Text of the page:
Almost since automotive history began, it’s been true that most people acquire their first cars as teenagers, and they rarely have a say in what cars they end up with. Teenagers usually dream of having cars that are glamorous or prestigious in some way, but their options are often limited due to things like cost, insurance, and paranoid parents.
For example, there are the teenagers who end up with oversized automotive monstrosities (also affectionately known as “boats”) because their parents are on a mission to keep their teens “safe.” Sure, the teens might be safer in boats than in other types of cars, but woe betide any other cars on the road when the teens are struggling to keep their boats under control -– and within traffic lanes.
Then there are the teenagers who end up with worn-out, broken-down vehicles because they're affordable (and most parents would rather have their teens wreck heaps than take the risk on nicer cars). Such cars usually make teens want to do nothing more than go into hiding so none of their friends (and enemies) can see them driving heaps (never mind that most of the friends and enemies are also driving heaps –- or boats).
Oh, how I wish I’d ended up with a boat.
When I was in college, Mom ventured out one summer to find me a car, which I thought was a very nice and generous thing for her to do. I was away working as a camp counselor at the time, so I wasn’t involved in the selection or purchase of the car. However, I wasn’t worried. My family had a long history of owning cool cars. After all, my very first car ride had been in my mom’s 1965 Plymouth Barracuda. Other family cars had included a 1966 Mustang and a 1972 Gran Torino. So, why worry? My first car was gonna be cool. I just knew it.
I was dead wrong.
When my stint as a camp counselor was over for the summer, my friends drove me home, and the first thing I saw was a strange car in the driveway. Well, I thought it was a car. It was strange, no doubt about it. It was a tan-colored 1969 Volkswagon Beetle Deluxe with so many holes rusted through the body that, from a distance, the car looked like a dirty Dalmatian -- or a really ugly ladybug. About the only thing “Deluxe” about the car, as far as I could tell, was the extra chrome on the rear vents (rusted) -– oh, and the sunroof, which had to be opened via a hand crank with a broken handle.
Surely this had to be someone else’s car, I thought. My mom couldn’t possibly have purchased this sad little machine for me!
At that moment, Mom stepped out of the house to welcome me home and give me a big hug. “So, whaddaya think?” she asked, grinning broadly and pointing at the car.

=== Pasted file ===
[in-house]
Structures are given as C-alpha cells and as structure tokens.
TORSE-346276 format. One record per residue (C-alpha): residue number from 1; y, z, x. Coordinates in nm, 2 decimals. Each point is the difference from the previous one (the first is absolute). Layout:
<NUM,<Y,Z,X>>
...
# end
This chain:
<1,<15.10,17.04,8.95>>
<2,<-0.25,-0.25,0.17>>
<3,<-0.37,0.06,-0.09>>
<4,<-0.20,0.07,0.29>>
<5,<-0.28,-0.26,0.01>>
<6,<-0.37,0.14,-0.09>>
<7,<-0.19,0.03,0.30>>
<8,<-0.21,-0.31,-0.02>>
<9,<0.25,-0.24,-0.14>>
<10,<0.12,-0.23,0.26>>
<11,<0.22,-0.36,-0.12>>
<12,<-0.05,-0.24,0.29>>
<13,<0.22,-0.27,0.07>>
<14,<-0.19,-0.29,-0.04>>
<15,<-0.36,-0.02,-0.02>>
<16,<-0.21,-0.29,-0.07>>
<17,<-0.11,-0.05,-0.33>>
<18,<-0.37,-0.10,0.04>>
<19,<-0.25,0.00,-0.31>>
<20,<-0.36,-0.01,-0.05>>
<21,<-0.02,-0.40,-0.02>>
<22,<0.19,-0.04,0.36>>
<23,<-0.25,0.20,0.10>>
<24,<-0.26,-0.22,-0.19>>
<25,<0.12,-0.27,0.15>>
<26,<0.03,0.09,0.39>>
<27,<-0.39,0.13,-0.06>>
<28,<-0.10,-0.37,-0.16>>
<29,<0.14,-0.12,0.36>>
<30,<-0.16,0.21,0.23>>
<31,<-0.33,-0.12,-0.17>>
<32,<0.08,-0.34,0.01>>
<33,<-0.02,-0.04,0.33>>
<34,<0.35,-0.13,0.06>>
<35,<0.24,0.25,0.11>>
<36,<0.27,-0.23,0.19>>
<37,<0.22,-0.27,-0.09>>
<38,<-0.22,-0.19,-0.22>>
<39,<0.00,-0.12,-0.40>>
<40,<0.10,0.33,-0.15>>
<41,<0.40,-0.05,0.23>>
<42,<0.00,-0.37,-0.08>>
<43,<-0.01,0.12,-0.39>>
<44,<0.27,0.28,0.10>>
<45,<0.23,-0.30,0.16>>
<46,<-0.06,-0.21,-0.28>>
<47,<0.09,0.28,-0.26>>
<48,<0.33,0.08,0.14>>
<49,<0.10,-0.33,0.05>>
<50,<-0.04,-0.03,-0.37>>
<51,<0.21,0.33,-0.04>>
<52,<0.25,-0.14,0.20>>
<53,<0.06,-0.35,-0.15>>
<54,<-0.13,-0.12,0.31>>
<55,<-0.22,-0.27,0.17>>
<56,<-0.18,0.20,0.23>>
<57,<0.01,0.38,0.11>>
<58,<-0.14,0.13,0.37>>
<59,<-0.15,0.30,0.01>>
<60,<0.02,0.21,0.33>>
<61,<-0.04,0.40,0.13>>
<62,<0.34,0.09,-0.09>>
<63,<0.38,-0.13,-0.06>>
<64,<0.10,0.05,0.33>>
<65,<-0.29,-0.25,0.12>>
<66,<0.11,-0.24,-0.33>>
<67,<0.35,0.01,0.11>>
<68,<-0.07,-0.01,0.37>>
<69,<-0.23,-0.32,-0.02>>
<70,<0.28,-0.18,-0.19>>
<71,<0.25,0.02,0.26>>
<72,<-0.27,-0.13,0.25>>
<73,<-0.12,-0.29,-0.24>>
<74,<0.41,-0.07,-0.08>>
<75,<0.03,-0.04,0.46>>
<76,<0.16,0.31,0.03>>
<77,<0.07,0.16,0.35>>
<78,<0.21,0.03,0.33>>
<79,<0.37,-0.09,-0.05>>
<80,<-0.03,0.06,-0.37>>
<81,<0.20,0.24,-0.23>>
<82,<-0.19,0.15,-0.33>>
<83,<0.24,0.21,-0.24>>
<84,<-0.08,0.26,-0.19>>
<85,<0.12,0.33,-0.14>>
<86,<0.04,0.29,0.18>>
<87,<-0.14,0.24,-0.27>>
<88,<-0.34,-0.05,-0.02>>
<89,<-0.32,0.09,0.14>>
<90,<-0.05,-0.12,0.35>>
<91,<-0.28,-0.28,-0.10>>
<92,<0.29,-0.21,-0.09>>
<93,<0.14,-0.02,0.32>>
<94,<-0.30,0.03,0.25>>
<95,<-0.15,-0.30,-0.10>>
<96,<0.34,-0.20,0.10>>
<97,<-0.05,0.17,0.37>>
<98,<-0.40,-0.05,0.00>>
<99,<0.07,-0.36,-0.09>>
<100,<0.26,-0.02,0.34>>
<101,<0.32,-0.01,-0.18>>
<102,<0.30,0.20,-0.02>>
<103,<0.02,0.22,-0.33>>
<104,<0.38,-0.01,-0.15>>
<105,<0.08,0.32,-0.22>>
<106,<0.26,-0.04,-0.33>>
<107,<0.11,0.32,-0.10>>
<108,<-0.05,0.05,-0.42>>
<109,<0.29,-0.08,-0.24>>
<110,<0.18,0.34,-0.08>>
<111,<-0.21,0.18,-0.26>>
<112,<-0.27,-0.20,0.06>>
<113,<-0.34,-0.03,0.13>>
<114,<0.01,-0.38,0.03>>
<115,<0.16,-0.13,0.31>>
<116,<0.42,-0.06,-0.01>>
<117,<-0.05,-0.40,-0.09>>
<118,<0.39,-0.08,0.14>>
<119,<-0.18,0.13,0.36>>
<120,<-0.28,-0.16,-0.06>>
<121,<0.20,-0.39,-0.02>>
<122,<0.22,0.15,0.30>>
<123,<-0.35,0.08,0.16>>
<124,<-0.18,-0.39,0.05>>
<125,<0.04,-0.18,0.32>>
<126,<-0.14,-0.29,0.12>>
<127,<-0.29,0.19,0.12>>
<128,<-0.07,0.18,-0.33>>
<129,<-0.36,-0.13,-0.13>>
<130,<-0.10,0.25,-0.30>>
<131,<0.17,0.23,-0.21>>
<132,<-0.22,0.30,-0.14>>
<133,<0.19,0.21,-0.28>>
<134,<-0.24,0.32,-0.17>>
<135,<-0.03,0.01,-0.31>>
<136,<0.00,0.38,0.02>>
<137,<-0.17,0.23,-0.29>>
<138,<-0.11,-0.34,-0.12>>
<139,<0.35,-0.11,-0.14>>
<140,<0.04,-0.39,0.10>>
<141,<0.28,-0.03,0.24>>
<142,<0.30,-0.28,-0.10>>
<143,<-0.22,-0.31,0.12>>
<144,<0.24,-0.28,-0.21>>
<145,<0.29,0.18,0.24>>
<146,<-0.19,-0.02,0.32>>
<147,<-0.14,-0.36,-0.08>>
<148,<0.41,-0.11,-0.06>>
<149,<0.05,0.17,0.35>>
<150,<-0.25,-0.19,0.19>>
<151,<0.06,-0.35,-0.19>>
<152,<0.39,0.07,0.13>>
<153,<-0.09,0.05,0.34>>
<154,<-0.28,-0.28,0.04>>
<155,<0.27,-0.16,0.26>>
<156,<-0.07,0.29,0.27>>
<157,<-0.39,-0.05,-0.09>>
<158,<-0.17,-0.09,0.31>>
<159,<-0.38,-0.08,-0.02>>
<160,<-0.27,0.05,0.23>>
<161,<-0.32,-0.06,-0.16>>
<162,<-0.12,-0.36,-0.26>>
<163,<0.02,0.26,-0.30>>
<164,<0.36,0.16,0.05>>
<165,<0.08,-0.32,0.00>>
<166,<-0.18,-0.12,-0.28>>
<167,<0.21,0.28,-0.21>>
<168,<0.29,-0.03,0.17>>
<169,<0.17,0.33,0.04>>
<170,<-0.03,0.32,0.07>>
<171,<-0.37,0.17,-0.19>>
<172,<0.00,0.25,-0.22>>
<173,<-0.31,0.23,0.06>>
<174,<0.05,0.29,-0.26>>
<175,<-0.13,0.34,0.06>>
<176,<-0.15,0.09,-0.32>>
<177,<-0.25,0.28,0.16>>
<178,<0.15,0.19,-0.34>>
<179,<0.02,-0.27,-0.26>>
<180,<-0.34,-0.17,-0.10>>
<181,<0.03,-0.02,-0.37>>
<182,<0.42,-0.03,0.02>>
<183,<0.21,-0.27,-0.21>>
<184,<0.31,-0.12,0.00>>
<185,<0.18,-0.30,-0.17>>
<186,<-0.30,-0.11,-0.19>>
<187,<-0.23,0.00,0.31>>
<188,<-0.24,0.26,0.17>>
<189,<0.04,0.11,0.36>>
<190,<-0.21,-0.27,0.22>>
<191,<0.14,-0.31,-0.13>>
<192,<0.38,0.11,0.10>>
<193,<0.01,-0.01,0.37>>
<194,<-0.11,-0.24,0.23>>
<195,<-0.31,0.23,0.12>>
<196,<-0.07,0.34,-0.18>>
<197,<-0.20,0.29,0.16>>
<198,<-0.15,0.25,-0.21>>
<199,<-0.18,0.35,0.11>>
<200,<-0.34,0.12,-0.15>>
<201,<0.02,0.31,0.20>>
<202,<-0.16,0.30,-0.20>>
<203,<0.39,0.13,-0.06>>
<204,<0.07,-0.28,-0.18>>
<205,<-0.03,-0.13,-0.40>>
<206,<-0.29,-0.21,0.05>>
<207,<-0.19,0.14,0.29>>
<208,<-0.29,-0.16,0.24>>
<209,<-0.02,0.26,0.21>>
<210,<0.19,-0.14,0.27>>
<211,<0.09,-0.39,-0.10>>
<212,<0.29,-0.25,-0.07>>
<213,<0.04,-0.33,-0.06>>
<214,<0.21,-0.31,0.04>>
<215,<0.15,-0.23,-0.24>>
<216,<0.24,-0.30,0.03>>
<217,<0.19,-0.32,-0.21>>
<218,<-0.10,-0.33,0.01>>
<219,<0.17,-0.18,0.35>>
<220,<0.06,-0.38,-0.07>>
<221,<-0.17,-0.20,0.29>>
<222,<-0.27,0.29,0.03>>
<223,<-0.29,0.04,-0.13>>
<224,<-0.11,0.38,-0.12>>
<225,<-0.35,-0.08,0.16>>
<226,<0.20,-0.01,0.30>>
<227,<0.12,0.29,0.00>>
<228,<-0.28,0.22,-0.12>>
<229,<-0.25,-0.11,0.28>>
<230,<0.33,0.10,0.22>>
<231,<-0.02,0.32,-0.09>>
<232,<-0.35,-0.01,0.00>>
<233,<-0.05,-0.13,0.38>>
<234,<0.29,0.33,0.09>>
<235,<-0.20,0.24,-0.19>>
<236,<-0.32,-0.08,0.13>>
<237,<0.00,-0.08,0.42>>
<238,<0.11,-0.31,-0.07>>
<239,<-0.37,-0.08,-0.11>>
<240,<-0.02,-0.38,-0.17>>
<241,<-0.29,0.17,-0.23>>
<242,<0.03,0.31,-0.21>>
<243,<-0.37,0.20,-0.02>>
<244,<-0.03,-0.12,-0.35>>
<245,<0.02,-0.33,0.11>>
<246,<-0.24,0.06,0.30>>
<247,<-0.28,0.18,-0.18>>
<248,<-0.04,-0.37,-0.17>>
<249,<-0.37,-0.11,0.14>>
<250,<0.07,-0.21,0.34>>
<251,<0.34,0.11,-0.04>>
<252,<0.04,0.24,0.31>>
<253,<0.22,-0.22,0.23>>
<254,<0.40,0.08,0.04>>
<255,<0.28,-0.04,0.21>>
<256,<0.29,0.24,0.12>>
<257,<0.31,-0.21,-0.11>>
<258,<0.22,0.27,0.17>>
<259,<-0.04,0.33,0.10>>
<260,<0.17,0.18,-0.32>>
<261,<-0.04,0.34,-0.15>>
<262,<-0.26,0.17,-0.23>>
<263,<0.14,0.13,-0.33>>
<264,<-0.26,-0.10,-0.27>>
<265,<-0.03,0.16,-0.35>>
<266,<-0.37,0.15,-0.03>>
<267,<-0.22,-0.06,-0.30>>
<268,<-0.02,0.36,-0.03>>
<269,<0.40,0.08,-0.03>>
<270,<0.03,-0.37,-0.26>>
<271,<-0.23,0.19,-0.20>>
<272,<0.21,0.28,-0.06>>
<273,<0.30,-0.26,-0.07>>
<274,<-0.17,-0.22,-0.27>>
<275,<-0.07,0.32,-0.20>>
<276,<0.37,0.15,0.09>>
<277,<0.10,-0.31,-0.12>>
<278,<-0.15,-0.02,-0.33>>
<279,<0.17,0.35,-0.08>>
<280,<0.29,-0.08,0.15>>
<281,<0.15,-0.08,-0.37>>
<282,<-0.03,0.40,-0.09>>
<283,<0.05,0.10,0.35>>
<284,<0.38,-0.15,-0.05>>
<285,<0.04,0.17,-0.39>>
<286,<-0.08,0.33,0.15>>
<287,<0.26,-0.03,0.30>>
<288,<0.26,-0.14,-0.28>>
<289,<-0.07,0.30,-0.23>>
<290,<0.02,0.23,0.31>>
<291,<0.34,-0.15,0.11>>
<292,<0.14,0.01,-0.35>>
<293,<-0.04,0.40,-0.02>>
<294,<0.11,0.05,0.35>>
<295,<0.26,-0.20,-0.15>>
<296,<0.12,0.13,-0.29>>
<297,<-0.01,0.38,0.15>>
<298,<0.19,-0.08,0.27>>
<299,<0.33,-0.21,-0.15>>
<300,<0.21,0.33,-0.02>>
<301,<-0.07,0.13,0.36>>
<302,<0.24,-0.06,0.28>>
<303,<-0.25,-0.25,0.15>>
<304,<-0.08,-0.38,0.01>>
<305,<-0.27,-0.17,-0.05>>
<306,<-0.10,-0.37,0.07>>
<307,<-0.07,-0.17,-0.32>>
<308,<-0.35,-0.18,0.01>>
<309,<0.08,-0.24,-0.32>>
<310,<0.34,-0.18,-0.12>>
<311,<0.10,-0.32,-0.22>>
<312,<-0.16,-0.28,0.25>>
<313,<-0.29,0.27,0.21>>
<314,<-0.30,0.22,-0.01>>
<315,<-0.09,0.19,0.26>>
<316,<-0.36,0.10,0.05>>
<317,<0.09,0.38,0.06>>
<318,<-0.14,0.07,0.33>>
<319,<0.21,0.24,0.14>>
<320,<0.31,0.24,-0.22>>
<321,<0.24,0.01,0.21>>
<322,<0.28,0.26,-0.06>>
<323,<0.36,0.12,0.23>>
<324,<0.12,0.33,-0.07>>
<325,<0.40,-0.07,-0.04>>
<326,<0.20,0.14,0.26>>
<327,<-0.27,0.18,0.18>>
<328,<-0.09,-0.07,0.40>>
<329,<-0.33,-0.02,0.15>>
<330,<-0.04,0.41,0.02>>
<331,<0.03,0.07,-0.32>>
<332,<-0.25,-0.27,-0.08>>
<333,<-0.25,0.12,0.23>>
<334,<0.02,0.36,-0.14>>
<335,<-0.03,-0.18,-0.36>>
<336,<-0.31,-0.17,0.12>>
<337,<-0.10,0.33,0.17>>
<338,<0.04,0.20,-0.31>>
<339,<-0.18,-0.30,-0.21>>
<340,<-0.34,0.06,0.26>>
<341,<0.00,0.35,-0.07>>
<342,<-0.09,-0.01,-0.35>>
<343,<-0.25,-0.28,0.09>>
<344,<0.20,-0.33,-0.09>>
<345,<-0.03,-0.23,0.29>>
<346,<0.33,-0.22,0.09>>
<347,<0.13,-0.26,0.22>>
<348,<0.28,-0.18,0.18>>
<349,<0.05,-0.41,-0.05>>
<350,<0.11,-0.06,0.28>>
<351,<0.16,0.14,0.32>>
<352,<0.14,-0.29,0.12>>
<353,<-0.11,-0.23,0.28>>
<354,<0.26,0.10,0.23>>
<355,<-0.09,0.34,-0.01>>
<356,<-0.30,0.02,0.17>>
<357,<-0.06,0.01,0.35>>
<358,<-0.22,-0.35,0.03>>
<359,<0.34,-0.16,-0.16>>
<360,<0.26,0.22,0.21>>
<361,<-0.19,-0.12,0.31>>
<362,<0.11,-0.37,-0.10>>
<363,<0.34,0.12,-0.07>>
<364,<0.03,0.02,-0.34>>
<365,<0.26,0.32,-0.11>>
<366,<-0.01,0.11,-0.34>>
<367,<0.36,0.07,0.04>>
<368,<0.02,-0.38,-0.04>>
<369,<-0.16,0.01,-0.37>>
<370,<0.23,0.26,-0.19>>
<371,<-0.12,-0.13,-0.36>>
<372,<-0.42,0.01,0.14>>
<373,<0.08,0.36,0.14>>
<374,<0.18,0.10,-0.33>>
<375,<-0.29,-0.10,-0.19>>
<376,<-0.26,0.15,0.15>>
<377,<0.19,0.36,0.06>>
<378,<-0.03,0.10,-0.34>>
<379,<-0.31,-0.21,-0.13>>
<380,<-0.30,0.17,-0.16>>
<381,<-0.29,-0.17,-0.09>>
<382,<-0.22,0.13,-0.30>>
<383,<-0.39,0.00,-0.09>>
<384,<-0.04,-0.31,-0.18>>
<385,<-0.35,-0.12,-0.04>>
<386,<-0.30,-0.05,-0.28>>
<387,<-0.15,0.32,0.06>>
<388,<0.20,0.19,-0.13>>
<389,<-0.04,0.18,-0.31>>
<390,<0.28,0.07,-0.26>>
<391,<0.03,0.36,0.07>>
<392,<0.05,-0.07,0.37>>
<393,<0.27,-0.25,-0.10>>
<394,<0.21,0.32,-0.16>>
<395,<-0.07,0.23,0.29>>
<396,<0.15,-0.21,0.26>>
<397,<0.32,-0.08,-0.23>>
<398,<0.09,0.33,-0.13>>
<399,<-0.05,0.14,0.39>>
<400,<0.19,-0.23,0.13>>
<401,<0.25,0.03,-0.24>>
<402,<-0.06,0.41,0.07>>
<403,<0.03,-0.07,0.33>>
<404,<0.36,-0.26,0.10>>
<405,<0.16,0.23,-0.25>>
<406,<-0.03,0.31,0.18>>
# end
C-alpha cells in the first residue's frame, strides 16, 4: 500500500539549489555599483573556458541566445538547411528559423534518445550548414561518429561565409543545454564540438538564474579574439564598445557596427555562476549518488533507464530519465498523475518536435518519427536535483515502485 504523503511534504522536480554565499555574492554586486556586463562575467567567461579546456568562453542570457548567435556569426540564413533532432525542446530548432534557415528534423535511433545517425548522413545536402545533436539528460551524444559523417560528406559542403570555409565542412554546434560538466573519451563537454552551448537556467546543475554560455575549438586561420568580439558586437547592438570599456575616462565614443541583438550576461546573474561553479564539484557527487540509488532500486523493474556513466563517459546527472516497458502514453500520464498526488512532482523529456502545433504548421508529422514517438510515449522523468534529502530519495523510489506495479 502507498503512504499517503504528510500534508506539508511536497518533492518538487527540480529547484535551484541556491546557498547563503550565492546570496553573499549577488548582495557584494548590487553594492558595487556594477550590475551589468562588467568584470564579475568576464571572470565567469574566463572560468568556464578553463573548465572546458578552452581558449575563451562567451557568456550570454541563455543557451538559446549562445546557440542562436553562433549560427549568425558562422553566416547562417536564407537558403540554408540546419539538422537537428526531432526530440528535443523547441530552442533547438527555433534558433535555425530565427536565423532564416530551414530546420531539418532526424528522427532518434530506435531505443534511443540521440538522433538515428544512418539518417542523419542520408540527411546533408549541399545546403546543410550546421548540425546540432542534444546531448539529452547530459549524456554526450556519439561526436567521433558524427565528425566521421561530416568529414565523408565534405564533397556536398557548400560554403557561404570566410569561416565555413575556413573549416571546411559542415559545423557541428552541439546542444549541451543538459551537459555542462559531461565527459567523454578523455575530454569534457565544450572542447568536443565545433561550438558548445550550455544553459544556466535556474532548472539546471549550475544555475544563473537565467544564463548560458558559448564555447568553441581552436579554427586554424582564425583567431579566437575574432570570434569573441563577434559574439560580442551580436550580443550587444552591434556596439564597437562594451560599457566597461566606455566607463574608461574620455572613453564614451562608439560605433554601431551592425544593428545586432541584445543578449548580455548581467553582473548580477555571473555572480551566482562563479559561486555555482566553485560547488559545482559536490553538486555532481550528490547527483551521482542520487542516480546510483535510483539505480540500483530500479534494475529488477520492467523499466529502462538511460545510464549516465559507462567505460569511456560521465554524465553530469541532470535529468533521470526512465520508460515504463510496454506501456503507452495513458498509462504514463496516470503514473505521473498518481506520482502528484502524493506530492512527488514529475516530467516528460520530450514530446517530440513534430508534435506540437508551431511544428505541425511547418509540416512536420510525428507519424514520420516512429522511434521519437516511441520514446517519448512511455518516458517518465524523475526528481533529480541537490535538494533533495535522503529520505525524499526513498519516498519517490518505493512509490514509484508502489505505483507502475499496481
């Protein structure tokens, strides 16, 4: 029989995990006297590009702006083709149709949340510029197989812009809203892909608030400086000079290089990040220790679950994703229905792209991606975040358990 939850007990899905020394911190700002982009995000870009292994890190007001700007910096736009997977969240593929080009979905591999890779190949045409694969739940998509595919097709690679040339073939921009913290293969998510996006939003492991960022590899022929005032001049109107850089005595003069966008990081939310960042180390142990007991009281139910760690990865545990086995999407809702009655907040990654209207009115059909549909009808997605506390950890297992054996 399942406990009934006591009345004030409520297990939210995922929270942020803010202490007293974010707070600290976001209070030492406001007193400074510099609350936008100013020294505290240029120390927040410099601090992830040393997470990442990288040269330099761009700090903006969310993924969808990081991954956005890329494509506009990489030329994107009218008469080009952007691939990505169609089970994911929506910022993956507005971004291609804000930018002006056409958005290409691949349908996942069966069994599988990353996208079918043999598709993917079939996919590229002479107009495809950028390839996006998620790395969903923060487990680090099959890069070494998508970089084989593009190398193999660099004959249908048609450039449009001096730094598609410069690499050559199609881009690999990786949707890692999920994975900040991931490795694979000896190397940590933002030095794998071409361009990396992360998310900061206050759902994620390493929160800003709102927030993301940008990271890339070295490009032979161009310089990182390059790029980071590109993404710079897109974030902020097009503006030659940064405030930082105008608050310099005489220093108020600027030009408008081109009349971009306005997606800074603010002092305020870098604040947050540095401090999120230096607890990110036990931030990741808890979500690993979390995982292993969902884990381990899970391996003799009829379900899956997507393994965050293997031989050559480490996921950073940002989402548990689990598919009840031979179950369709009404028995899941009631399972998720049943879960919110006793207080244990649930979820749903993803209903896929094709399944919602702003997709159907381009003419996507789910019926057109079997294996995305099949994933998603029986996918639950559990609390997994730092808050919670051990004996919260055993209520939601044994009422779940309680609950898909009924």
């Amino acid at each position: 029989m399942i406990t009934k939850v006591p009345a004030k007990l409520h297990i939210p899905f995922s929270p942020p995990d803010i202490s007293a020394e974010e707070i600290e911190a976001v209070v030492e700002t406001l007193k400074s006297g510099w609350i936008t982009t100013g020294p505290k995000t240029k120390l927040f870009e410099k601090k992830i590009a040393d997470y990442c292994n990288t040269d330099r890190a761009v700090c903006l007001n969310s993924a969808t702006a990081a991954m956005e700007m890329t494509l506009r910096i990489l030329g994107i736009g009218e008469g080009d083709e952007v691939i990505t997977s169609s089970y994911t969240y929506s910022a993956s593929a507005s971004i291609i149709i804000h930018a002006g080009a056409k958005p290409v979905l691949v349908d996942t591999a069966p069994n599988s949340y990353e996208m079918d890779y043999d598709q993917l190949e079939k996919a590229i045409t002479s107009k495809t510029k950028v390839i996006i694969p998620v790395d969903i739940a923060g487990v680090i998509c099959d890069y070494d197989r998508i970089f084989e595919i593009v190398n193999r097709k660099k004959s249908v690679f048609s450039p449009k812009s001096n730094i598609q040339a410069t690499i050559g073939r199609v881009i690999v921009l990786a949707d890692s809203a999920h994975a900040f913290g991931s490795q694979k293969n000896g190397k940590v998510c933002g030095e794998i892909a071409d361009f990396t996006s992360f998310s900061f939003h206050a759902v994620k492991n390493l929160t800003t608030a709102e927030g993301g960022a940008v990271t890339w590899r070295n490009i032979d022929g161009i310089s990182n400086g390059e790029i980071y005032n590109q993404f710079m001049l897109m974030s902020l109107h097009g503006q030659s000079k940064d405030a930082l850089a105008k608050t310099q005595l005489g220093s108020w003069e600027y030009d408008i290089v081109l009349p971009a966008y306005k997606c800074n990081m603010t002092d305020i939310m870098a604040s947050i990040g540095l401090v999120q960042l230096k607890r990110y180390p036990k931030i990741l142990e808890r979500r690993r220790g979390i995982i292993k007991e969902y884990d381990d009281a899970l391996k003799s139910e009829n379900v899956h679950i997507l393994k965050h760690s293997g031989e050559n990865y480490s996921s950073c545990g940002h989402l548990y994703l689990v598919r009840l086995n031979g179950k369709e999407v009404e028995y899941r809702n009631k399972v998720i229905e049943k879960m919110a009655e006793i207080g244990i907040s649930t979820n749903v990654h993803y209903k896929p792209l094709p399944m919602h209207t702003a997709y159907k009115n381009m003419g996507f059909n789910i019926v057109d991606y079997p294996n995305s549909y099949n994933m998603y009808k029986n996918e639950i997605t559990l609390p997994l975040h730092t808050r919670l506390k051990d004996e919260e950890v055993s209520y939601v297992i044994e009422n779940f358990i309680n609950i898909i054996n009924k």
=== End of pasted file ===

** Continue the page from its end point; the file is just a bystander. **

My friends, still in their immaculate 1979 Honda Prelude, yelled a hasty “WELL-G'BYE-SEE-YA!" They drove off, laughing. My heart sank.
“What do I think of what?” I blurted to my mom.
“The car!” she said. “It’s yours!”
“It ... needs a little work, doesn’t it?” I managed to squeak out. Mom started getting defensive.
“It’s a Herbie!” she insisted. “I got it for you because you always loved Herbie!” She was referring to the cute little VW Beetle from Disney’s Herbie the Love Bug film series.
“Mom,” I said very patiently, “I was five years old.”
No amount protesting was going to help, however. The car was mine whether I liked it or not. It was also the only vehicle available to me. My parents made it clear that the other family cars -– the cool cars -– were off limits to me from that moment onward. The Volkswagon was my car, and my responsibility.
It didn’t help when a friend of mine dubbed the car Beulah the Blonde Bombe. The car suddenly had a name, and it stuck. That made it part of the family. That meant that, as long as the car or I lived, I could never get rid of it. Family policy.
So, I drove Beulah because I had no choice, and I soon learned that the car had more in common with Mom’s “Herbie” tag than I'd initially thought. The car definitely had a mind of its own. Beulah ran when Beulah felt like running, and Beulah broke down when and where it felt like breaking down. Within three months, Beulah and I had been towed home from nearly every street within a 60 mile radius of my Indianapolis neighborhood. Mechanics that looked at the car scratched their heads and muttered that they couldn’t figure out why it ran so inconsistently. I went broke from paying towing and garage fees.
Then there was the problem of Beulah’s rusty floorboards. Beulah had so many gaping holes in the floor that whoever sold the car to Mom had covered the holes with strips of lumber. The lumber wasn’t attached to anything. During long drives (when Beulah felt like running), my feet often accidently shoved a board aside to reveal a large hole leading to bare, rushing pavement. My car, in effect, was a Flintstone-mobile. I was terrified I was going to fall through the floor of the car one day -– or one of my feet would fall through, and then good-bye foot.
The holes in the floor, and additional holes in the wheel wells, also made driving in the rain VERY interesting. Depending on how much rain there was, and how fast I was driving, Beulah’s interior could get flooded with up to an inch of water before the car came to a stop and the water leaked back out. During the rainy season, my feet were never dry. I really could have used a boat -– a REAL boat -– at that point.
Finally, the day came when Beulah refused to run ever again. The car gave up the ghost right in the middle of the driveway, and it had to be towed just one more time – this time to the local scrap yard. Without complaint, I took the meager $100 that the scrap guys offered me for Beulah.
I bummed rides from my friends for a while, until I could scrape together enough cash and credit to buy a car on my own, a car that I KNEW would run when needed. I ended up buying a Toyota Tercel. I know, I know ... Not a cool car. But it didn’t leak, and it ran.
My current car? It’s an old 1994 Saturn SC1 that I love very much. Is it cool? Not really. But it RUNS.